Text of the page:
Satie Studs / Ogives Composite
Ogive 1 – Jordan James Bridge
Ogive 2 – Melissa Hetherington, Kieran Page
Ogive 3 – Oxana Panchenko, Sharia Johnson, Désirée Ballantyne
Ogive 4 – Harry Alexander, Benjamin Warbis
Erik Satie – Music [Fête donnée par des chevaliers normands en l’honneur d’une jeune demoiselle, Ogives Composite]
Patti Smith – Music [Horses, Land of a Thousand, La Mer(de)]
my mother, my dog and CLOWNS!
David Bowie – [Blackstar, Future Legend, Chant of the Ever Circling Skeletal Family, Aladdin Sane]
Michael Clark Company
Michael Clark – Choreography
Charles Atlas – Lighting
Stevie Stewart & Michael Clark – Costumes
Reviewed by: G. J. Dowler
Reviewed: 7 October, 2016
Venue: Barbican Theatre, London
Michael Clark will forever be seen as an iconoclast, forever been referred to as one if the ‘bad boys’ of dance, the choreographer and performer who sets out to shock and to provoke. And yet, that is to pigeon-hole one of this country’s most intriguing and most serious artists of recent times. In his early years Clark indulged in much that would cause heads to shake and fingers to wag, but he has also proved to be a tireless experimenter and creator in the medium of dance. Not all works, not everything is a success, but he continues to beat his own path in terms of movement and to develop and refine his own aesthetic.
His latest programme at the Barbican showed him, in one piece at least, on blistering form. Satie Studs/Ogive Composite is an extraordinary reaction to Erik Satie’s uncompromising composition. Clark admits to being influenced by Frederick Ashton’s peerless Satie ballet Monotones I and II, and there can be no higher praise to state that, within his own dance language, Clark approaches the Old Master in the distillation of movement to its purest form. Clark is more of an angular choreographer, moulding his dancers into poses redolent of Art Deco – limbs fully stretched out or akimbo, faces blank, almost serene. Much is based on Classical Ballet pose and position, subtly fused with the more modern, contemporary; while ballet focusses on upward movement, often leaving the stage surface, Clark brings a weightiness which seems to pull the performers down. In this work stasis is given equal billing as movement: he power of pose, the willingness to allow a body’s shape to register on the eye and brain, is something many, most, dance makers either do not understand or choose to ignore but Clark understands it and uses it to powerful effect. He is well served by his company of dancers, utterly fluent in his particular idiom and entirely at the service of his invention. As Satie’s chords crash out, the dancers move slowly, purposefully, clad simply in black and white body suits, the choreography noticeably androgynous for the most part, gender difference (so important in Classical Ballet) almost erased. It is cool, detached even, but the outpouring of the movement is engaging, mesmerising, and the tension never sags.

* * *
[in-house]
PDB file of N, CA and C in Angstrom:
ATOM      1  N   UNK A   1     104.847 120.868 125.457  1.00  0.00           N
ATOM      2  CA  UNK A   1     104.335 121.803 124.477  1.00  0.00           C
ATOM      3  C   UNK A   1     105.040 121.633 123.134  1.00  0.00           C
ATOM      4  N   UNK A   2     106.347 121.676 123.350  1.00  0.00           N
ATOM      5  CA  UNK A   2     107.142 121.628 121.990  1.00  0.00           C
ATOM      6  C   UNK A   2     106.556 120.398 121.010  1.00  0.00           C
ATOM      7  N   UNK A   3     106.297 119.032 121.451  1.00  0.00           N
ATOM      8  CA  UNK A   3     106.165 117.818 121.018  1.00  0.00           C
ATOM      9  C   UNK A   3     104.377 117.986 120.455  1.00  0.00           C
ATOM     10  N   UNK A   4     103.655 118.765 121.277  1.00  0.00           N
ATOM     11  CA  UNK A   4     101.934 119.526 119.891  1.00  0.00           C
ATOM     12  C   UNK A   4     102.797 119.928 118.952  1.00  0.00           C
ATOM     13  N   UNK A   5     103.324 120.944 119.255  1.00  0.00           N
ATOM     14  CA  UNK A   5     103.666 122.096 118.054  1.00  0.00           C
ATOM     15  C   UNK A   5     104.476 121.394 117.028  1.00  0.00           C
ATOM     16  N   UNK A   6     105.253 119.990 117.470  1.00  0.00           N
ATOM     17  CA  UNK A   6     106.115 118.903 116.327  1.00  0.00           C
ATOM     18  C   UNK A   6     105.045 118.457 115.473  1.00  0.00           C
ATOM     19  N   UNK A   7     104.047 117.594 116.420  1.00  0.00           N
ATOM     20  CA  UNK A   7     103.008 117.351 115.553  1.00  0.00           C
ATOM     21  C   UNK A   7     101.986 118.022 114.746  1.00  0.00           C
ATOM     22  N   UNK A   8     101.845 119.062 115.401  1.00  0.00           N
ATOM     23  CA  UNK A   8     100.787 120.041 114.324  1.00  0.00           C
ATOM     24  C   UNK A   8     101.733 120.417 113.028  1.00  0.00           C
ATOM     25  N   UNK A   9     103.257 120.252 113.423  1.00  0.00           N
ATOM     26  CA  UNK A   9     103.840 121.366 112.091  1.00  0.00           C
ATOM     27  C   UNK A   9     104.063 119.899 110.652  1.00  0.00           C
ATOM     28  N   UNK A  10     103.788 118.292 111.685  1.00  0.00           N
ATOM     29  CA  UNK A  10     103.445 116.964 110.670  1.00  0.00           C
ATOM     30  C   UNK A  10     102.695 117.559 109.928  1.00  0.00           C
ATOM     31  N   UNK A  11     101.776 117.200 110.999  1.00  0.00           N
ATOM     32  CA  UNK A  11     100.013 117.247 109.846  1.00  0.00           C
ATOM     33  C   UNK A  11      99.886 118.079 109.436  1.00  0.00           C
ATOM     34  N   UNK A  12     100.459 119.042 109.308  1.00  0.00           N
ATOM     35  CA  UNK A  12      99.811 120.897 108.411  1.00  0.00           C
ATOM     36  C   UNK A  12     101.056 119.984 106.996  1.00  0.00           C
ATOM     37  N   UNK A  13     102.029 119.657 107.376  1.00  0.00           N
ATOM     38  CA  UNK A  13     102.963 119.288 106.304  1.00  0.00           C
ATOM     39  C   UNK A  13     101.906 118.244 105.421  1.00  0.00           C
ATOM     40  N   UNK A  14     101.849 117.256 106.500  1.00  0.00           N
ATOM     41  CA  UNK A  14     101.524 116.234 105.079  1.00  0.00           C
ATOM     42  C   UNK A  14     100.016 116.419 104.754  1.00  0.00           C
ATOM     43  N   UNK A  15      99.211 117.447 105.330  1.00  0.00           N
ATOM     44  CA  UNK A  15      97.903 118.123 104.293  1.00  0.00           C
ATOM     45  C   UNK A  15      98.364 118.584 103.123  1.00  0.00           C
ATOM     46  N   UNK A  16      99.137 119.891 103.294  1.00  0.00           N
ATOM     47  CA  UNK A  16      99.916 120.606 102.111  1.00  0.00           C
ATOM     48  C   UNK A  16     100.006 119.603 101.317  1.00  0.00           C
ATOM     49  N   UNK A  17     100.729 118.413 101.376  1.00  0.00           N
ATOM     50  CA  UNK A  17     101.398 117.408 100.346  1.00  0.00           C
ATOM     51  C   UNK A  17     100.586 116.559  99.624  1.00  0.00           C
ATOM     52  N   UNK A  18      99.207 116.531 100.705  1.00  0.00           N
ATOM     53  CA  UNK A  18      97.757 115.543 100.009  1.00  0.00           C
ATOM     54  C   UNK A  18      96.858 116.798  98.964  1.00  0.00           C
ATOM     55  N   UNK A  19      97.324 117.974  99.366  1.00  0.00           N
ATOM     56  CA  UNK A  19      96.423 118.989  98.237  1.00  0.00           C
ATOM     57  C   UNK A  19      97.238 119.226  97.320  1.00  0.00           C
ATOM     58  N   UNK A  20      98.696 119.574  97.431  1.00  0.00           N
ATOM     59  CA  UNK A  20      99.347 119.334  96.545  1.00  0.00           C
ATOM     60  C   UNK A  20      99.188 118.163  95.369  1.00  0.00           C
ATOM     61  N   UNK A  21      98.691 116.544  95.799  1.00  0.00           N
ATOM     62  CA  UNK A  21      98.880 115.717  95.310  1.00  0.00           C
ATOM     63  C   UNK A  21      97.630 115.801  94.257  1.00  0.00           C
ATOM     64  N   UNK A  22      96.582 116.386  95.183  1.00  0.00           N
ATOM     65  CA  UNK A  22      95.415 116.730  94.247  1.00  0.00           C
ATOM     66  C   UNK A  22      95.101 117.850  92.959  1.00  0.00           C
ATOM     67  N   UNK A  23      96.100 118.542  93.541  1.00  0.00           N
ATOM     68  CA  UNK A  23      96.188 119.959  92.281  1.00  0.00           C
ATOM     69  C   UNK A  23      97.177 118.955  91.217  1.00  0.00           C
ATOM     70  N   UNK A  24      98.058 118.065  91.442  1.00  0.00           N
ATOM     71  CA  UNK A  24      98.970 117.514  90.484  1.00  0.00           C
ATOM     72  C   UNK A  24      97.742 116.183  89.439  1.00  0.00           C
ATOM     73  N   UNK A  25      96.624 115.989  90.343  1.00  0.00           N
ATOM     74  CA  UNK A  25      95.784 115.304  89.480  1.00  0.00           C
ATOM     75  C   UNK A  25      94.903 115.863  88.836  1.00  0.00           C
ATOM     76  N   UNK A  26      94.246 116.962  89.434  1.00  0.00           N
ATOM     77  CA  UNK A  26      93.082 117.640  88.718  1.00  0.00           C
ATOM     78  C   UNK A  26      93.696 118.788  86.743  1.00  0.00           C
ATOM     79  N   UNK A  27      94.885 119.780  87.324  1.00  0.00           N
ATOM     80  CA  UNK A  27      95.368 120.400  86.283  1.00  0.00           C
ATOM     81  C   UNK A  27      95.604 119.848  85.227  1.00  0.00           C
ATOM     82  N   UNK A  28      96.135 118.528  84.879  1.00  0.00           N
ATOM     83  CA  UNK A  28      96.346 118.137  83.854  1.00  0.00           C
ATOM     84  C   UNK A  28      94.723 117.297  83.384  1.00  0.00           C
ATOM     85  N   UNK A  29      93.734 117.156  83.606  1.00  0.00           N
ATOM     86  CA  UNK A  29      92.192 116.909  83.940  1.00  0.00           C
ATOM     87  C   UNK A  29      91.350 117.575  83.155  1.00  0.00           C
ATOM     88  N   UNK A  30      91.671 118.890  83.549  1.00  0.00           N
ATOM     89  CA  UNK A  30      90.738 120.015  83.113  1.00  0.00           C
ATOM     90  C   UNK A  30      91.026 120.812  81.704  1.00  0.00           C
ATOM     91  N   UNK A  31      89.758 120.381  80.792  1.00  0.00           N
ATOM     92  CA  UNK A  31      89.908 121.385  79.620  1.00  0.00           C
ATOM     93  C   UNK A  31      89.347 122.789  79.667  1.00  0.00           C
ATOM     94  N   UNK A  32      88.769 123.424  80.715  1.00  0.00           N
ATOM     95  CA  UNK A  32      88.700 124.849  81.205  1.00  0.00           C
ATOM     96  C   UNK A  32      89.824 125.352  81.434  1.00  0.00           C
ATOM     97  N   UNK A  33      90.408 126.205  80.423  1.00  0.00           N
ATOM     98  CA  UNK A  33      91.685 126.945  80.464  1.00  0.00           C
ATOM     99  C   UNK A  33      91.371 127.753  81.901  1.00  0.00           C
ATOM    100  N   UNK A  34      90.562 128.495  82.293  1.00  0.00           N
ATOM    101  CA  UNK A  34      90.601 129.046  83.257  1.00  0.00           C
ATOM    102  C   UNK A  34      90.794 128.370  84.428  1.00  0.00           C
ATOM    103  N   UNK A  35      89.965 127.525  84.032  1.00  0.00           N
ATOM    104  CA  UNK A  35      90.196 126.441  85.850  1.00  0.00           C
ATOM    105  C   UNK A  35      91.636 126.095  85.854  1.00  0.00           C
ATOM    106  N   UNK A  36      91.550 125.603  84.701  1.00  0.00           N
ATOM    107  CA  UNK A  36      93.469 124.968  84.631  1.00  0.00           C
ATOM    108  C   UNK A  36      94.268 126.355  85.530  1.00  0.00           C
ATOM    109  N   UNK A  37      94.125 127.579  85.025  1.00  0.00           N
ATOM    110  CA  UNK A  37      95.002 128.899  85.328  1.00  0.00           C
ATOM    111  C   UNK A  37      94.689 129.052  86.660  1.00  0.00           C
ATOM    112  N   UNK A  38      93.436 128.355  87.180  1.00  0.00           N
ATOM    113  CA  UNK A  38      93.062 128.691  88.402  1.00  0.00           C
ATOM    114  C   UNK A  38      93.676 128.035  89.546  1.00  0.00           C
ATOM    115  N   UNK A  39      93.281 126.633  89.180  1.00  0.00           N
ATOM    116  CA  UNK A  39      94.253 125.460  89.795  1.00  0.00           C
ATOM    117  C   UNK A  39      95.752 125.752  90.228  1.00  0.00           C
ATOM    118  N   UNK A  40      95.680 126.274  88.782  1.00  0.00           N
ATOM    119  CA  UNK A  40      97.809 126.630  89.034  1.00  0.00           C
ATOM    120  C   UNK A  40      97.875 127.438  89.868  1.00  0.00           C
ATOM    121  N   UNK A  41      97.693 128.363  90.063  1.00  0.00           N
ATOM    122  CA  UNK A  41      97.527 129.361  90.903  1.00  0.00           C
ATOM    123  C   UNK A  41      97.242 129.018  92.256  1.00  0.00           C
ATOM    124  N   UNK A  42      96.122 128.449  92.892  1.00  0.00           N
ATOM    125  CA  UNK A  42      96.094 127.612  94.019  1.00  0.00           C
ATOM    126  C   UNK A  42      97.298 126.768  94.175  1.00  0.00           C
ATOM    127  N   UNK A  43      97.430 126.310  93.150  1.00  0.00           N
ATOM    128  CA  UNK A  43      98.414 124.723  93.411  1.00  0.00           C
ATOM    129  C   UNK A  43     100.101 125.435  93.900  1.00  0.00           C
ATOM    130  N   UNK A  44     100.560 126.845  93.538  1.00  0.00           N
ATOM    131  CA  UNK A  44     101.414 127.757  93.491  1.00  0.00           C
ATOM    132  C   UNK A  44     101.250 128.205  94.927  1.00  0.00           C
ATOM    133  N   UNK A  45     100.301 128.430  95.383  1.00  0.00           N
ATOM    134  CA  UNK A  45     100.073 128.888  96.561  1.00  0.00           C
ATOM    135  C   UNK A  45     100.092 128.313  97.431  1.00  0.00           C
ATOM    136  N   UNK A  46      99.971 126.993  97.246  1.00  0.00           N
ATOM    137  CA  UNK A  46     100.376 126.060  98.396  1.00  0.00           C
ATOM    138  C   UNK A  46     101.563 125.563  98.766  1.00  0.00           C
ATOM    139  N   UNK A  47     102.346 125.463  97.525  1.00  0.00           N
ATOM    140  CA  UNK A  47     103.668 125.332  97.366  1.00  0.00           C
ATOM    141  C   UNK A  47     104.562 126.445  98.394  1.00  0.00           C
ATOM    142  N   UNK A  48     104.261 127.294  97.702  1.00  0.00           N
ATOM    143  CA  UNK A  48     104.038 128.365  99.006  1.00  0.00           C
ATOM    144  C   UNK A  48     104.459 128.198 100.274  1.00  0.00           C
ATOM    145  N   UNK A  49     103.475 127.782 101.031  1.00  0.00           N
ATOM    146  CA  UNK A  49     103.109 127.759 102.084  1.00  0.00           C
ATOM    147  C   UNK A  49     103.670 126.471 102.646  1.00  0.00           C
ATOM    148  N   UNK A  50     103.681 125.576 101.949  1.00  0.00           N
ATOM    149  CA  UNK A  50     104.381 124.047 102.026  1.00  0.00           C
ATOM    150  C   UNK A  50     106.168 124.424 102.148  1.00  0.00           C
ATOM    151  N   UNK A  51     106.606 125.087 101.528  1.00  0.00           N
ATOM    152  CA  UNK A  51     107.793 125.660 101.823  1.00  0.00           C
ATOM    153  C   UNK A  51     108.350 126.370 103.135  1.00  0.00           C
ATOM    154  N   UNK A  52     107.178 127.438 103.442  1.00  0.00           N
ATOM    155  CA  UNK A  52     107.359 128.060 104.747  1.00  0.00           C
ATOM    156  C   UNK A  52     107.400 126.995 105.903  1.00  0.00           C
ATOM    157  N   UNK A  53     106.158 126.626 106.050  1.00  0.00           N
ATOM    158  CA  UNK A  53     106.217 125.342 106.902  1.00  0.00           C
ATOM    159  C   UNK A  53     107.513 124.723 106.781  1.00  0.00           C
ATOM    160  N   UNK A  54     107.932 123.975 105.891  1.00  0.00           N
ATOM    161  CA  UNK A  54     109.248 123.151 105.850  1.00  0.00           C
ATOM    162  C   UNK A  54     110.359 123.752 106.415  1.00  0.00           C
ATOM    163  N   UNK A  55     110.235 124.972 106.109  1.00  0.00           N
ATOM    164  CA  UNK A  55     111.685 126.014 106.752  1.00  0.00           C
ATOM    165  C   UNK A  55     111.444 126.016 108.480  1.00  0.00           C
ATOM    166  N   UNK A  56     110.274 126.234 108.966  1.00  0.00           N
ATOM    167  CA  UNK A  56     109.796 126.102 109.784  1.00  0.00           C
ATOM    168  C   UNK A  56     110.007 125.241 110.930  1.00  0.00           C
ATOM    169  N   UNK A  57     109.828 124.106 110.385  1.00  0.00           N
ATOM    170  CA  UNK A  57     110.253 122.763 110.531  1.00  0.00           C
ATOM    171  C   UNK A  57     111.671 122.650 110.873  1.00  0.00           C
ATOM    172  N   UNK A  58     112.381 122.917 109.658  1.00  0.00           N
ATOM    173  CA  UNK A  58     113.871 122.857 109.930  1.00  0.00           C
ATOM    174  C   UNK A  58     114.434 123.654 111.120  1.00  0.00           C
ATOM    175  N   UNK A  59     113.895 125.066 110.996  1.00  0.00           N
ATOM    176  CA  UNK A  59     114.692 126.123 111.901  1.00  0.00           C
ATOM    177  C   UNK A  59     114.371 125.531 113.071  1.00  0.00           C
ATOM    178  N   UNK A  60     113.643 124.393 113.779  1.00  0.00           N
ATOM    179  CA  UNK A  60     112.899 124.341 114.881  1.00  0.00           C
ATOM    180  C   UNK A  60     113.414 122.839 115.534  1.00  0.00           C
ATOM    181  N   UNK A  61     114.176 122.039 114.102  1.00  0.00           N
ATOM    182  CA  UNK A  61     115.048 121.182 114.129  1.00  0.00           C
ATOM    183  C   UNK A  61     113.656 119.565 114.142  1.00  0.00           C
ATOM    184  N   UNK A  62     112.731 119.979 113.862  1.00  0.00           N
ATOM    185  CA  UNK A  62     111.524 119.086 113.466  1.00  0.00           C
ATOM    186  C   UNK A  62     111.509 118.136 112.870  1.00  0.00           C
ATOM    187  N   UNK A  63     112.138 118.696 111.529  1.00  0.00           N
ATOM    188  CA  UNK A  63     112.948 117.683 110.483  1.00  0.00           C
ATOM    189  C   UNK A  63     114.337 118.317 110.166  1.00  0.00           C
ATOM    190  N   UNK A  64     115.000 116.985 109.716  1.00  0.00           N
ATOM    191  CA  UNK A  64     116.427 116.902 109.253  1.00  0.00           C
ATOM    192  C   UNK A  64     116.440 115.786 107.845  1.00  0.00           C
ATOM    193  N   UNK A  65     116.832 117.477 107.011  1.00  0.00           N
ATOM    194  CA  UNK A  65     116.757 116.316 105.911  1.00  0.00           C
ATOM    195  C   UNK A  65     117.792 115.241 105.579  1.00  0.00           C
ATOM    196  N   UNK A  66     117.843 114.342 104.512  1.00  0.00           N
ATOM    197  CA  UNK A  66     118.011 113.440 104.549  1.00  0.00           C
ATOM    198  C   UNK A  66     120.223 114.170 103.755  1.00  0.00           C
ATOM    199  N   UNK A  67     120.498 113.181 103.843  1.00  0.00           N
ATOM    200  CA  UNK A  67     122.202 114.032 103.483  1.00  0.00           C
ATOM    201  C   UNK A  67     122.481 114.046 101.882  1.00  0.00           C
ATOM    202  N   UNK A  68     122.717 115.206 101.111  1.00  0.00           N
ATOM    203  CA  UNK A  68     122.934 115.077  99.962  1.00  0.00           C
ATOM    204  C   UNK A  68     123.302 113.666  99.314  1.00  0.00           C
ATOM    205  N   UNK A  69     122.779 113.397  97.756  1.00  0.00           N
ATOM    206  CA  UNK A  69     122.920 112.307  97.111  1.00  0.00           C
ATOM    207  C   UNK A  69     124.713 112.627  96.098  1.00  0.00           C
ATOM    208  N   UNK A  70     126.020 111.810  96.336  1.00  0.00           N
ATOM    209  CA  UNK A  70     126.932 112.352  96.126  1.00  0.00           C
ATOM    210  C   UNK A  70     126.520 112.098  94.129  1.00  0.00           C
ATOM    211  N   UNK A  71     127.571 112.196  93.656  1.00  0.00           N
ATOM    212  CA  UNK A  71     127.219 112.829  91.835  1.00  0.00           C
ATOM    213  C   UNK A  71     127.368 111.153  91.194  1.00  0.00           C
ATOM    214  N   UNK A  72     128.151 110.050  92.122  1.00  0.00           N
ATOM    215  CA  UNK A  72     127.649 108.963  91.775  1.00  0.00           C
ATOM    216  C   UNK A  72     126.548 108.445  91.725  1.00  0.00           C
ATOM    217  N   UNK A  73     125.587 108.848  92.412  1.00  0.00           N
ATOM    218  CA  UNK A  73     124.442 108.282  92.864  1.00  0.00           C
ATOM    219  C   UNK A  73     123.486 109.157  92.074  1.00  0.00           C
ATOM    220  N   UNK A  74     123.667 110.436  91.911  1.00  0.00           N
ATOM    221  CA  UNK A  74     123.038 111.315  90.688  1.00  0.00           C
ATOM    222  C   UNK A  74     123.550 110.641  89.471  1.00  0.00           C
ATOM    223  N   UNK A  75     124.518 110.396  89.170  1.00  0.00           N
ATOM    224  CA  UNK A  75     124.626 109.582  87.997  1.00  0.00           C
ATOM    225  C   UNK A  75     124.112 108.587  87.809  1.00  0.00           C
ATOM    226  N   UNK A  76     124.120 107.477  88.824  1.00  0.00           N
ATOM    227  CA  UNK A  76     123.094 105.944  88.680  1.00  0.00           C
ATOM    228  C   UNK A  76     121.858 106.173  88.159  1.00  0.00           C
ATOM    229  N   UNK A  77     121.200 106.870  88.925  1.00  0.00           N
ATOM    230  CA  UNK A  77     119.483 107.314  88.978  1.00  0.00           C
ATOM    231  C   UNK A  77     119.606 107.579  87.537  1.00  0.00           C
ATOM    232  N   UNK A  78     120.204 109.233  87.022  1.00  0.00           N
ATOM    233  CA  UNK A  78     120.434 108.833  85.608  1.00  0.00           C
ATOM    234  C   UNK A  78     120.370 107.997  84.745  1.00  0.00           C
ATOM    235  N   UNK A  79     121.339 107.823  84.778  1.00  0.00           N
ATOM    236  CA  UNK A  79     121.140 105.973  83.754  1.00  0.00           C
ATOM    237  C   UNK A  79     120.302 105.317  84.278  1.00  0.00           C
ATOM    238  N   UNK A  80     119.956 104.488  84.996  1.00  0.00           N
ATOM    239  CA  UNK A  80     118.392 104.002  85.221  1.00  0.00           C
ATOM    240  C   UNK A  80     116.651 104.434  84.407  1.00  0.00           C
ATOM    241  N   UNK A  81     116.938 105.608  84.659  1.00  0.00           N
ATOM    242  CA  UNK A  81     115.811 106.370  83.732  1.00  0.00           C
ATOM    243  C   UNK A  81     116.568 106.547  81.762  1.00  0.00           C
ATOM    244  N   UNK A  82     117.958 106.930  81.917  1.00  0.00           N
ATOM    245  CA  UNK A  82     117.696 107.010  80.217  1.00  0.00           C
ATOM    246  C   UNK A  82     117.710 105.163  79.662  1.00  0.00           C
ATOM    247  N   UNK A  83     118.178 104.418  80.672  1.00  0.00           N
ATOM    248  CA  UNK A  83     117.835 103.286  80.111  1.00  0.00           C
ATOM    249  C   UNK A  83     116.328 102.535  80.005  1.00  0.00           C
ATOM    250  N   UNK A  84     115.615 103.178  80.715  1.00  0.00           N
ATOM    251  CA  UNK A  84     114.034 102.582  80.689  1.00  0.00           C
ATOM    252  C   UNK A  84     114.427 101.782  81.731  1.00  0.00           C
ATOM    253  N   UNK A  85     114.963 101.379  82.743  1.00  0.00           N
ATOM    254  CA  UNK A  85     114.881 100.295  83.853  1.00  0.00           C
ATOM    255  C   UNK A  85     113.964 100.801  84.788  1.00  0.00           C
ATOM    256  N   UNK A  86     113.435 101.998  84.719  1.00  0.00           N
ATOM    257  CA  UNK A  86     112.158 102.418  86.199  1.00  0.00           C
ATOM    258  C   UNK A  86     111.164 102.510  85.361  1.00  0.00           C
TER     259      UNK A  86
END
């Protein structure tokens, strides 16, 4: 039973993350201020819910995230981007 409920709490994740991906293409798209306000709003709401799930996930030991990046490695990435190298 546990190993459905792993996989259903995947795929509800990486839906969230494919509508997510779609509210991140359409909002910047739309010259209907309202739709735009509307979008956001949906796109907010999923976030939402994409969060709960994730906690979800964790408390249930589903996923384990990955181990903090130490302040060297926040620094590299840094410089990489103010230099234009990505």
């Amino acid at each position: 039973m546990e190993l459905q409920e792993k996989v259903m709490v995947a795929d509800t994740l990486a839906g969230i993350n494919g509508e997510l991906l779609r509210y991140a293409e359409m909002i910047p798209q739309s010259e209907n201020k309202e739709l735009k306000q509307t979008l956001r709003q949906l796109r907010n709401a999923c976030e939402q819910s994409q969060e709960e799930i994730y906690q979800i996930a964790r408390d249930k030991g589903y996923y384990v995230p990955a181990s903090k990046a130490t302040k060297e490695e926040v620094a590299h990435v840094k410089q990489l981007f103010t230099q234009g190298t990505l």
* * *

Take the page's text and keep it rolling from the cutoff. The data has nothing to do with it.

Land, set to three Patti Smith songs, is less successful, Clark’s detached and controlled movement at odds with the baroque freedom of the soundtrack. It is visually startling, primarily owing to the extraordinary projections behind the dancers, an adaptation of Charles Atlas’s Painting by Numbers first seen as a video installation in 2010. We see much of the same approach to movement as in the previous piece, and while this creates undoubted tension because of the apparent mismatch between what we see and hear, the relationship between the two is not always convincing.
my mother, my dog and CLOWNS! is a typically obscure title from Clark, in essence his reaction to four songs by the late David Bowie. Visually, again, it is striking, with the dancers clad in subtly shaded metallic body suits which take on the hues of the bold washes of colour which characterise the lighting design. Again, the weighty, detached style is to the fore, and, as with Land, initially does not always convince. But Clark adds more – one dancer appears in pointe shoes (all dancers are, as in the other two works, barefoot) and blindfolded , making for an intriguing addition. Likewise, we see two characters, one female at the very beginning, one male (Clark himself) half-way through, dresses in sombre, almost everyday clothes. The tipping point comes when the stage empties to allow Oxana Panchenko to indulge in an increasingly wild solo, seemingly shaking off the hyper-control that has characterised the work and the entire evening, thus far. It brings a sense of liberation and sets the tone for the closing moments of the work when other dancers enter and perform freer, more rhythmically obvious movement, sways and sashays, with finger-clicking which brings a sense of smiling irony to the work’s end.